Wow, wow, wow. What a film. I loved it. Ghajini comes from India's "Bollywood" (or whatever today's politically correct term is; as an Indian professor of mine pointed out that this word was offensive) I don't know how else to describe this except, "Action Musical". Like, imagine James Bond blowing up a building, kicking ass, taking names, then breaking into a musical number in a bright neon colored shirt. Yeah, that's now this went.
And I do have to applaud this movie, because it's the first action movie that I've seen in a long time that I've given any care to the characters whatsoever. (Unlike, for example: Transporter) Granted, they were fortunate enough to have 3 hours to do it in... which would never fly with an American action flick. (Transporter is just around 90 minutes) And those 3 hours flew by. There were no slow spots throughout the movie, and I'd totally watch it again, despite its over-the-top music and cinematography. And I mean, over-the-top.
(Also: Apparently this is mostly copied, and without credit, from Memento, which I never saw. I'm curious, though, if seeing it will change my opinion of this)
Saw two great films at the Wisconsin Film Festival last night:
Tokyo Sonata (トウキョウンナタ)
The movie starts out with a typical Japanese family of four... a business man, stay-at-home mom, elementary-aged child, and college aged son. Things start to unravel when Ryuhei (the father) loses his job and decides not to tell the rest of his family. As the movie unfolds, we find out that he isn't the only family member with a secret they're not sharing.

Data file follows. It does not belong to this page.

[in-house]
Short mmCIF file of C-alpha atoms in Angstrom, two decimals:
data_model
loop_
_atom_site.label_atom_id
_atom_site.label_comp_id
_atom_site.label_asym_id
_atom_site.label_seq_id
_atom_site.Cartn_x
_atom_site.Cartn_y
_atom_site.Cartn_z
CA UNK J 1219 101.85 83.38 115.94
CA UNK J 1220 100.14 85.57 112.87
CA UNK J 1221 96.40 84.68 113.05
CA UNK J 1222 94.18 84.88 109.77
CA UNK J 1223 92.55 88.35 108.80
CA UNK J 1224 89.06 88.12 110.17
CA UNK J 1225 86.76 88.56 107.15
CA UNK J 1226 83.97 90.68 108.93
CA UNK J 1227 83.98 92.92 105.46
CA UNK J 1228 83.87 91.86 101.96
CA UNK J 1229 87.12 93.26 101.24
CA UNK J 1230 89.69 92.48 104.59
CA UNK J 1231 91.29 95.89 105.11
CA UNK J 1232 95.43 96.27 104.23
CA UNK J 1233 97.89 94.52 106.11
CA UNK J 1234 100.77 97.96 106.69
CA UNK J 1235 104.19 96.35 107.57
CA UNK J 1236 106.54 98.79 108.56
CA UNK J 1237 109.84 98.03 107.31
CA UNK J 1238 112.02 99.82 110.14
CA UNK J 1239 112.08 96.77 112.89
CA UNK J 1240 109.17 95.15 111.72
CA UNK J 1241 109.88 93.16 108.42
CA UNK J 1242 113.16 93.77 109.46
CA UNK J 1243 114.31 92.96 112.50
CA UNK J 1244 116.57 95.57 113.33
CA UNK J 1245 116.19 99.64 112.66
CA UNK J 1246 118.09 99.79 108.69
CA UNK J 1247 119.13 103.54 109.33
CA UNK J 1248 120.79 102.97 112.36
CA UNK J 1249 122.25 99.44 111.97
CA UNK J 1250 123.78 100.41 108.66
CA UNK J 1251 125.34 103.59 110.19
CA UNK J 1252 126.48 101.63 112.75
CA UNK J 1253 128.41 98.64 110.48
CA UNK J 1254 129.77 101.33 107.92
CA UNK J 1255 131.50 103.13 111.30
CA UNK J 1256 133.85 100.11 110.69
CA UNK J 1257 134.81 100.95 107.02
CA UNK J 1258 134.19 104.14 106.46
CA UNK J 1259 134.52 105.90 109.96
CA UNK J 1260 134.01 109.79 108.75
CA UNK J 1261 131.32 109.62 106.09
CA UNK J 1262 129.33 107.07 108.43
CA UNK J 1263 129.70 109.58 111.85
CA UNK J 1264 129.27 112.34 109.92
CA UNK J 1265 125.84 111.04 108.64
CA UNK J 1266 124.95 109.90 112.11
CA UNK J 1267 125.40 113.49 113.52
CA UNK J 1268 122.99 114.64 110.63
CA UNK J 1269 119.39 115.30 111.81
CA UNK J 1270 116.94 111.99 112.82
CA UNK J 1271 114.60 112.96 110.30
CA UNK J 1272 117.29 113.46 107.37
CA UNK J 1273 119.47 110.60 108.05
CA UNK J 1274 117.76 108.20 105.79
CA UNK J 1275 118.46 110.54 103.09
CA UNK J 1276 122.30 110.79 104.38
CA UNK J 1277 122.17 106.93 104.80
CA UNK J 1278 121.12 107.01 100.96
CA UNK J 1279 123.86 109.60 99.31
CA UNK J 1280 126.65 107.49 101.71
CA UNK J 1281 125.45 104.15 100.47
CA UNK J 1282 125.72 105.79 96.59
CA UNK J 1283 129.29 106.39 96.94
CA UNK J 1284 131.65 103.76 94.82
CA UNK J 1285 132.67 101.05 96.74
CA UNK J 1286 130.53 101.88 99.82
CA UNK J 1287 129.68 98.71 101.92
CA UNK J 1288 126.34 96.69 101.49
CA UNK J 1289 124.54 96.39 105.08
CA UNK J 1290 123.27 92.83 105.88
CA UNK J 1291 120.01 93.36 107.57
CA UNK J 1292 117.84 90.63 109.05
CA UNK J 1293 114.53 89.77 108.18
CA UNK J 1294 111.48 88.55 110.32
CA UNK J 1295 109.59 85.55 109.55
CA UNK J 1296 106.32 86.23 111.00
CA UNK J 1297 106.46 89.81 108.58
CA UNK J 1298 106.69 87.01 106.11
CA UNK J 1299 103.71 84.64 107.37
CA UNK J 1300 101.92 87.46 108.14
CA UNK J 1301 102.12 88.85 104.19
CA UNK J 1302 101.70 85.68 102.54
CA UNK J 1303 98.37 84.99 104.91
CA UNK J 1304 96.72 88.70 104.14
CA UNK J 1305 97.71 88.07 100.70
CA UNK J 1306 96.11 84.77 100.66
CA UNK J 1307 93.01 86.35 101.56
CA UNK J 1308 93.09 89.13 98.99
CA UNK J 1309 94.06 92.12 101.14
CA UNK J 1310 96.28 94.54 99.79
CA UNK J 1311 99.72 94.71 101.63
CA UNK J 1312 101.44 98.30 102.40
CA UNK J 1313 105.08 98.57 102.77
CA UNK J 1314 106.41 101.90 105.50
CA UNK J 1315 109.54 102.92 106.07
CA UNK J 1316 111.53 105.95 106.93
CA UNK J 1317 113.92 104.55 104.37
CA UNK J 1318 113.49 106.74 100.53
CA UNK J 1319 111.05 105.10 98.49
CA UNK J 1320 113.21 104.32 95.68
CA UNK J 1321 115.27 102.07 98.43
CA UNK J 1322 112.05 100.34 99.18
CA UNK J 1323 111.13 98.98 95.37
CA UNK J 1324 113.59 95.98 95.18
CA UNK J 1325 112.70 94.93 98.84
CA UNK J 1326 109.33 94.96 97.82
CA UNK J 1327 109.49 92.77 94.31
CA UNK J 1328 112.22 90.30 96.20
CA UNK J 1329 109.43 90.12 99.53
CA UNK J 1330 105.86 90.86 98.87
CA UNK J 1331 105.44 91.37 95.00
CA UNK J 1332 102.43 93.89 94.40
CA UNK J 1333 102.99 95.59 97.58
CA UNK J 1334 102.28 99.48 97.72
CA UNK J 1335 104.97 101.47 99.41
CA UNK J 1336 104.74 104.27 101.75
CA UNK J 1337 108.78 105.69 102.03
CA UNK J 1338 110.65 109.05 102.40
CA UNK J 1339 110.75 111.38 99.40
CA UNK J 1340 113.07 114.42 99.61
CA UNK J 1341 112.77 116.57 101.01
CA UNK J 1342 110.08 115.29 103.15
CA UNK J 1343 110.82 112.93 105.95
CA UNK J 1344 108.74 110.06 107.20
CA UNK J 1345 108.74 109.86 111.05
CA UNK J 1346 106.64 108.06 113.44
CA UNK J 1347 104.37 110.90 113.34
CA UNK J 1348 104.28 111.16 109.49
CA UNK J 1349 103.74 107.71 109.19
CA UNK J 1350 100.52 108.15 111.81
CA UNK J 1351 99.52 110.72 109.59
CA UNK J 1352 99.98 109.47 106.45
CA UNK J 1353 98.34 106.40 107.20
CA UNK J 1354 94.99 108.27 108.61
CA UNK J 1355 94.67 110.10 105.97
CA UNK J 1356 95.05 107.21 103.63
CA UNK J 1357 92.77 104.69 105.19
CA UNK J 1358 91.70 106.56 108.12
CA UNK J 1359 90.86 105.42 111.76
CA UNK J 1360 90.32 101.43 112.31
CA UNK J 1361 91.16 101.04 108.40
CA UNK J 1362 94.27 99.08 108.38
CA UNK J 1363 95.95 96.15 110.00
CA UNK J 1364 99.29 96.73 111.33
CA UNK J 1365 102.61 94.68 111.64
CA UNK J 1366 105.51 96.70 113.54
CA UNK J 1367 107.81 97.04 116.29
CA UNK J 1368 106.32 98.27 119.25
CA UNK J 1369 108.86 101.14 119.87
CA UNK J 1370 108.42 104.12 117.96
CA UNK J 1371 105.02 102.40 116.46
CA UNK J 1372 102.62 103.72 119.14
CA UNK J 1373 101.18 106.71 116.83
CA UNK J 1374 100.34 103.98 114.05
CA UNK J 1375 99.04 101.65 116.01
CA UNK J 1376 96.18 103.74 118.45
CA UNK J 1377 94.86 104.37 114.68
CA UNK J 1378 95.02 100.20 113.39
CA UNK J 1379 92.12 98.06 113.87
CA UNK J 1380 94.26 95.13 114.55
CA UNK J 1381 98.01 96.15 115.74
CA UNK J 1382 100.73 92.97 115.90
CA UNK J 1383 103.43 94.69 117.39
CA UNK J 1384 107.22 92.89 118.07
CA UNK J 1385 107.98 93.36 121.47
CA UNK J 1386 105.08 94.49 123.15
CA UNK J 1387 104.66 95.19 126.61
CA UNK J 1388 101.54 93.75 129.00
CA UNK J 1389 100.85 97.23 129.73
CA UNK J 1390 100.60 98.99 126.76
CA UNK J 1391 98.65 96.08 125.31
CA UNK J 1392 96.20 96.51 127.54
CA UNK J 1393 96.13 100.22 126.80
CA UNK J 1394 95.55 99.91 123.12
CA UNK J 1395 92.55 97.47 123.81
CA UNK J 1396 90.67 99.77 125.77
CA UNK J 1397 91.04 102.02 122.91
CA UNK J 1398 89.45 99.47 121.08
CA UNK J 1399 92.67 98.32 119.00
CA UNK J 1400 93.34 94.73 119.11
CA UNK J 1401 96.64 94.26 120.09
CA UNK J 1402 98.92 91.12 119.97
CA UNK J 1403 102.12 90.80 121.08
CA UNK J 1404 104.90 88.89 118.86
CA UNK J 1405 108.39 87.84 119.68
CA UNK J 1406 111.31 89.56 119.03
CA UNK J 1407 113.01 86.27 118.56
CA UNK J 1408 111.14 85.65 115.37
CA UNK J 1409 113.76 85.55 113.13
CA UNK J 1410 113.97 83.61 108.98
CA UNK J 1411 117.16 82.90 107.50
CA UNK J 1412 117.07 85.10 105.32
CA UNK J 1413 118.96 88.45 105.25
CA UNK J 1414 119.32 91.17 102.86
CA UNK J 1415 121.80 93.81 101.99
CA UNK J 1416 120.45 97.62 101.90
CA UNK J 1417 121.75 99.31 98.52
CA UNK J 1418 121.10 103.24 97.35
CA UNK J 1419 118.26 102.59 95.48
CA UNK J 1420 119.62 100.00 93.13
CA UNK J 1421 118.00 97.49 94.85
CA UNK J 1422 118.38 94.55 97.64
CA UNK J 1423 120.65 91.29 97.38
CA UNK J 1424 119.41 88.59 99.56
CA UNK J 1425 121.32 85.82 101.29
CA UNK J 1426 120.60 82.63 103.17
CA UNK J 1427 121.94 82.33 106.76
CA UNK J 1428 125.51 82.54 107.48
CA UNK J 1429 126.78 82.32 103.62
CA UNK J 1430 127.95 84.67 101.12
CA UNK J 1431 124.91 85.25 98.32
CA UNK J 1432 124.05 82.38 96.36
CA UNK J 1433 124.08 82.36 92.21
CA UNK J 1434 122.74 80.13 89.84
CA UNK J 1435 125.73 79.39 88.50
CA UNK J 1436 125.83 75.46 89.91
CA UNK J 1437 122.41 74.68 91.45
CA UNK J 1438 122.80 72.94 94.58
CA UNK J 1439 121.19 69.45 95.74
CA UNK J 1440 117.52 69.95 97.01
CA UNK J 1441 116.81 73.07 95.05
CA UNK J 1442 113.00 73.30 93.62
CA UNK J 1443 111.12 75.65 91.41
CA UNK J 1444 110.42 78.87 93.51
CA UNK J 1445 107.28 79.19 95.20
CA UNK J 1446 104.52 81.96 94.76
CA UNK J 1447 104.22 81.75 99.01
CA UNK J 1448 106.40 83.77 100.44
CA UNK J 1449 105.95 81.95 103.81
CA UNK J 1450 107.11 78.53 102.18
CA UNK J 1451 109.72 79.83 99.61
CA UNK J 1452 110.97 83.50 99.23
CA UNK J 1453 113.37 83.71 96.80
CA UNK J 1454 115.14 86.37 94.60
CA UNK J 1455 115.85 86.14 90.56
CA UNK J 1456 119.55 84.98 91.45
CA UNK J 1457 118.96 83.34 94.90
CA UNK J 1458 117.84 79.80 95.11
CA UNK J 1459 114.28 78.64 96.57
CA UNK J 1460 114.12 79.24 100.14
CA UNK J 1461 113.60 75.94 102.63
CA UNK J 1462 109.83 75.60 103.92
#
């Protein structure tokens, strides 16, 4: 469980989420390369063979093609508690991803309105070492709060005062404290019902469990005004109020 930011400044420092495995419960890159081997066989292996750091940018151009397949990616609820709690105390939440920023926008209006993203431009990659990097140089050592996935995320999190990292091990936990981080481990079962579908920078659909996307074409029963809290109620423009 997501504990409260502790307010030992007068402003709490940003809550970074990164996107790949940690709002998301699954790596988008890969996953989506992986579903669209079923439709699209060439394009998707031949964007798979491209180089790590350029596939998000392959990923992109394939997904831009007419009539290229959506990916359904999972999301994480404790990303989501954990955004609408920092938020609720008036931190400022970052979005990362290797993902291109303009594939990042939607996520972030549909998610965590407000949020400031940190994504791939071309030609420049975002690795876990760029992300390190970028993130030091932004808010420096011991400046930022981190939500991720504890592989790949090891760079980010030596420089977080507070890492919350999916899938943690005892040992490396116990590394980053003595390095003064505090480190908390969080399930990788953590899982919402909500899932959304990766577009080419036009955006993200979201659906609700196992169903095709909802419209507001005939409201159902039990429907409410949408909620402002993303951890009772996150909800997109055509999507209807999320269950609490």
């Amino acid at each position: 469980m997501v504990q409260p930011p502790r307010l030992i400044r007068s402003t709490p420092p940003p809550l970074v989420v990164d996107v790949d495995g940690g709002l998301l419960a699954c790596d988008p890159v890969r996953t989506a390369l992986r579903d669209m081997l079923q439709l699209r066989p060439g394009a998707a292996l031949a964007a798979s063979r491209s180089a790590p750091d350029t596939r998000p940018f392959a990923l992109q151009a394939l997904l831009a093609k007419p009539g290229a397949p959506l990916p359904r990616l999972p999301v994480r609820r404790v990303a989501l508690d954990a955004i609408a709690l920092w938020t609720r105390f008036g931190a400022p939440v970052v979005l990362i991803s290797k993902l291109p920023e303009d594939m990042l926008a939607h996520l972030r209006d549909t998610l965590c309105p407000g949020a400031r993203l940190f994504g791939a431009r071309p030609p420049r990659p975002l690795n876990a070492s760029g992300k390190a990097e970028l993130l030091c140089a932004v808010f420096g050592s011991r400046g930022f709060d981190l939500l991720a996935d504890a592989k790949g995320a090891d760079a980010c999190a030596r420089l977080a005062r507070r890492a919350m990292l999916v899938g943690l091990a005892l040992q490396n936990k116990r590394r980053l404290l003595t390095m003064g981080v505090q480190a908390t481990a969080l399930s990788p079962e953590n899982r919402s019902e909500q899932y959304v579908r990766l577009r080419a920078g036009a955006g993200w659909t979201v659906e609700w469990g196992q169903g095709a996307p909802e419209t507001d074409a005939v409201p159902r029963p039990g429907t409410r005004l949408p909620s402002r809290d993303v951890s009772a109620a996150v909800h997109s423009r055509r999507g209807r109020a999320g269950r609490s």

It started out a lighter comedy, and I thought it turned darker pretty quick. My more cultured friends called it an in-your-face social commentary on the modern Japanese family, although I didn't pick up on that. Minus some over-the-top emotions near the end, I really enjoyed the movie. The beginning is pretty hilarious, and while the second half looks bleak, the director was nice enough to give you a glimmer of hope at the end.
This was a pretty typical hippie anti-corporation documentary, like I've seen every year, but I really enjoyed it. First off, I want to say the title sequence (where they show the beginning credits) was extremely creative and very well done, featuring food labels with the production staff's names.
The movie's biggest points were this: The food industry is run by a very small handful of large corporations, and, Monsanto (I think mentioned negatively in every single anti-corporation documentary I've seen) runs the FDA, and this is all really really really really bad.
The only organization or company to be portrayed positively was Wal-Mart, interestingly enough, for their willingness to buy more and more free-range and organic food. (Although, not as much for ethical reasons as for the profit from consumers now demanding food produced more healthy)
It's definitely worth the watch, as long as you're willing to accept your food isn't made by 'Joe the Farmer' like the packaging leds you to believe.